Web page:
Shares of online retail giant Amazon.com (NASDAQ: AMZN) were down more than 2 percent late Monday afternoon after a Wall Street analyst downgraded the company's stock and cut its target price. USB analyst Brian Pitz on Monday told clients that the added cost of offering Amazon Prime shipping subscribers free video streaming will put more pressure on the online retailer's already thin operating margins. (Also see: Netflix shares drop as Amazon unveils streaming service) Pitz downgraded Amazon shares to "neutral" from "buy," and also cut his share target price to $180 from $195. By late Monday afternoon, Amazon shares were down 4.18, or 2.4 percent, to 173.06. Amazon's shares also took a hit when the company announced its streaming video plans last Tuesday, falling 3.3 percent to 180.42. Since making the streaming announcement, Amazon has seen its share drop more than 7 percent. And since reaching an all-time high of 191.60 on Jan. 18, Amazon shares are down 9.7 percent through late Monday afternoon. The problem is that Amazon is offering the streaming service to Amazon Prime subscribers who already have paid $79 annually to get free two-day shipping. So the company's not going to generate any new revenue with the streaming service -- at least at first -- but will incur costs. MarketWatch quotes Pitz in his note to investors: “We note margin is already pressured from continued investment in IT and fulfillment centers,” Pitz wrote. “It now looks likely Amazon will need to invest in 1) acquiring content, 2) distribution deals, and 3) technology.” Hence the margin concerns, a lingering concern for Amazon investors made more so by the company's margin guidance last month, which fell far short of consensus estimates.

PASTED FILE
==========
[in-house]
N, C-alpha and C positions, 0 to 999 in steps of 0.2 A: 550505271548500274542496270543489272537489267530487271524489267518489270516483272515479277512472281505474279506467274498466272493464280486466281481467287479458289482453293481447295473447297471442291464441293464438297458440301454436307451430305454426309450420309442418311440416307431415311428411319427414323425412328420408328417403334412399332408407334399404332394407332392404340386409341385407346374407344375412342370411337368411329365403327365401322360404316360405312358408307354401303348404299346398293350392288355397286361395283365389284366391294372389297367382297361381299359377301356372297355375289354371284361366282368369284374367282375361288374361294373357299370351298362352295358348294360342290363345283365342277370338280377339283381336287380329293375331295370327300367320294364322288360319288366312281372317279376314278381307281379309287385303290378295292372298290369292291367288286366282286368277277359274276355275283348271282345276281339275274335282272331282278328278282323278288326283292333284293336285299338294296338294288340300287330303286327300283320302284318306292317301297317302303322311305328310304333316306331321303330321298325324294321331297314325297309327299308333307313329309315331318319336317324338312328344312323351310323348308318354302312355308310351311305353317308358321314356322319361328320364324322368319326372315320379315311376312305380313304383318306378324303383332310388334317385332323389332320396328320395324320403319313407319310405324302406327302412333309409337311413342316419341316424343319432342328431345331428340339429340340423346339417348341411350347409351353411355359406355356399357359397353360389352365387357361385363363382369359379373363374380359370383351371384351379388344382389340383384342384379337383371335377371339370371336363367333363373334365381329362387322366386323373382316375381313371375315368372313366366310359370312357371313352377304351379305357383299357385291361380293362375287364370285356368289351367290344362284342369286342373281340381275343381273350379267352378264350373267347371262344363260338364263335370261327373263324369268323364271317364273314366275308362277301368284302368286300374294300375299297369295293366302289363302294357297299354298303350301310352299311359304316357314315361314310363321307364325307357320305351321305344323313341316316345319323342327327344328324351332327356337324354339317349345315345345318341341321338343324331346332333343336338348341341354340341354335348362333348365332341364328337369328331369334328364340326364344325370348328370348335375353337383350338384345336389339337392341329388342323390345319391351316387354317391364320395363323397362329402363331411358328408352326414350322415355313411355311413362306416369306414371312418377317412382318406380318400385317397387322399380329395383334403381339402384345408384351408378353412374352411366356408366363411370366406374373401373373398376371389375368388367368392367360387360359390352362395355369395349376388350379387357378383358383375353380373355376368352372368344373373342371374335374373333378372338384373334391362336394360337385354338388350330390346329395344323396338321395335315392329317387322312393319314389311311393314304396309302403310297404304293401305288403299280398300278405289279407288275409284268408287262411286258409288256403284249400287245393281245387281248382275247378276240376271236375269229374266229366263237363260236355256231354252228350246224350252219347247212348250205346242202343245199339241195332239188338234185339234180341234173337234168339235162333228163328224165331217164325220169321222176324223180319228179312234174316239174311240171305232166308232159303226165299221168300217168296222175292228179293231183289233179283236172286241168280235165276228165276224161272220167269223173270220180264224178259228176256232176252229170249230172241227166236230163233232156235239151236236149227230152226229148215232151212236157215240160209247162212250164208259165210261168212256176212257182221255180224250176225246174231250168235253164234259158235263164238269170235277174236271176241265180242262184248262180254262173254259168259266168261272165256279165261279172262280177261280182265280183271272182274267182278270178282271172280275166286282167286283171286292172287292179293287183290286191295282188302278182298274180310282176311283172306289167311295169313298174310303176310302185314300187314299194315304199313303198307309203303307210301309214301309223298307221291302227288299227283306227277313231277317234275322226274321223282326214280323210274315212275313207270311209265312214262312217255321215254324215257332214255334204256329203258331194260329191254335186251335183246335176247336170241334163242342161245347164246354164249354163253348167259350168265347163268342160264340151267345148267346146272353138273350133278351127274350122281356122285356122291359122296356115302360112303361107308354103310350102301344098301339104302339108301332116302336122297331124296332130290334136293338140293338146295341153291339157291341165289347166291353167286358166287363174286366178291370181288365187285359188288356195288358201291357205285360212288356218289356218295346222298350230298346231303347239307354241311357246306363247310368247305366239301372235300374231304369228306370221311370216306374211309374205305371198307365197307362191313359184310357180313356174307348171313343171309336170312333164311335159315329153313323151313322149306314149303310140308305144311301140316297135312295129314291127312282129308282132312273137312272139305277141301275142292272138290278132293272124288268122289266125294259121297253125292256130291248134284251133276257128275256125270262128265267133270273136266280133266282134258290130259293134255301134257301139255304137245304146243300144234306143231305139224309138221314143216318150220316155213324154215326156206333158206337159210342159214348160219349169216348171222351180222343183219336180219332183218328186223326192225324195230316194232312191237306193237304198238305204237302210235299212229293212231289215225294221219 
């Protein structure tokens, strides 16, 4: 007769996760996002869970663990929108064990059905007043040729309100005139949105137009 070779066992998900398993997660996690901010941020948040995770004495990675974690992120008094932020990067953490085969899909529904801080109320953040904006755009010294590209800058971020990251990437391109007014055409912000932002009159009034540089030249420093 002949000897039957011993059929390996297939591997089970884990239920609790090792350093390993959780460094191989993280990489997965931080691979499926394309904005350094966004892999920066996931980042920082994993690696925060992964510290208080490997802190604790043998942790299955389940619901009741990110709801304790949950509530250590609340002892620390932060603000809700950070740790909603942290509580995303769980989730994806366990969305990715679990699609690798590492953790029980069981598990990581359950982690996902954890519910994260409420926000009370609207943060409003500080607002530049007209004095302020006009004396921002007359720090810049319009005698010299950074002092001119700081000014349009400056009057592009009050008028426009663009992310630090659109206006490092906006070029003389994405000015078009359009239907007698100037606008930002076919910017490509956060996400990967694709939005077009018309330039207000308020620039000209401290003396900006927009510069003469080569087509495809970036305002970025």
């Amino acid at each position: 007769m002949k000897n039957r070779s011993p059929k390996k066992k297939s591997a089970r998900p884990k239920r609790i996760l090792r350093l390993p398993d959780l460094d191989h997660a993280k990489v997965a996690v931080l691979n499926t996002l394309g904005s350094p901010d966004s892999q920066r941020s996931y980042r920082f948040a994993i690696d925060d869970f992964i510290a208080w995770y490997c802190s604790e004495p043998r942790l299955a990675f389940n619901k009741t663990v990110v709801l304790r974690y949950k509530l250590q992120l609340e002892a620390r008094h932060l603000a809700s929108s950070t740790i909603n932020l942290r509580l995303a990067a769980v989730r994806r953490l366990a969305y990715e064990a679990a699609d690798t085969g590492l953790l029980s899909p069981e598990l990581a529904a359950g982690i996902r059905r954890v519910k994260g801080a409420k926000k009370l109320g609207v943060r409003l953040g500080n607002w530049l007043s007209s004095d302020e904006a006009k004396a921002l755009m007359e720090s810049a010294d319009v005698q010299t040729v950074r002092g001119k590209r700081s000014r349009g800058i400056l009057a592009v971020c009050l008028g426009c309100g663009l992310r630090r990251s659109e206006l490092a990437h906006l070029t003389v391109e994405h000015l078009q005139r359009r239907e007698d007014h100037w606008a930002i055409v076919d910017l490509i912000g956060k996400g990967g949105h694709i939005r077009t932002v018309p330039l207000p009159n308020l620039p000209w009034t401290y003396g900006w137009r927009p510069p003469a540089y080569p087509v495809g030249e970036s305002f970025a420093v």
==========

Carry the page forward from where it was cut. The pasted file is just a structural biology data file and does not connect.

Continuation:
Chris Nerney writes about the business side of technology market strategies and trends, legal issues, leadership changes, mergers, venture capital, IPOs and technology stocks. Follow him on Twitter @ChrisNerney.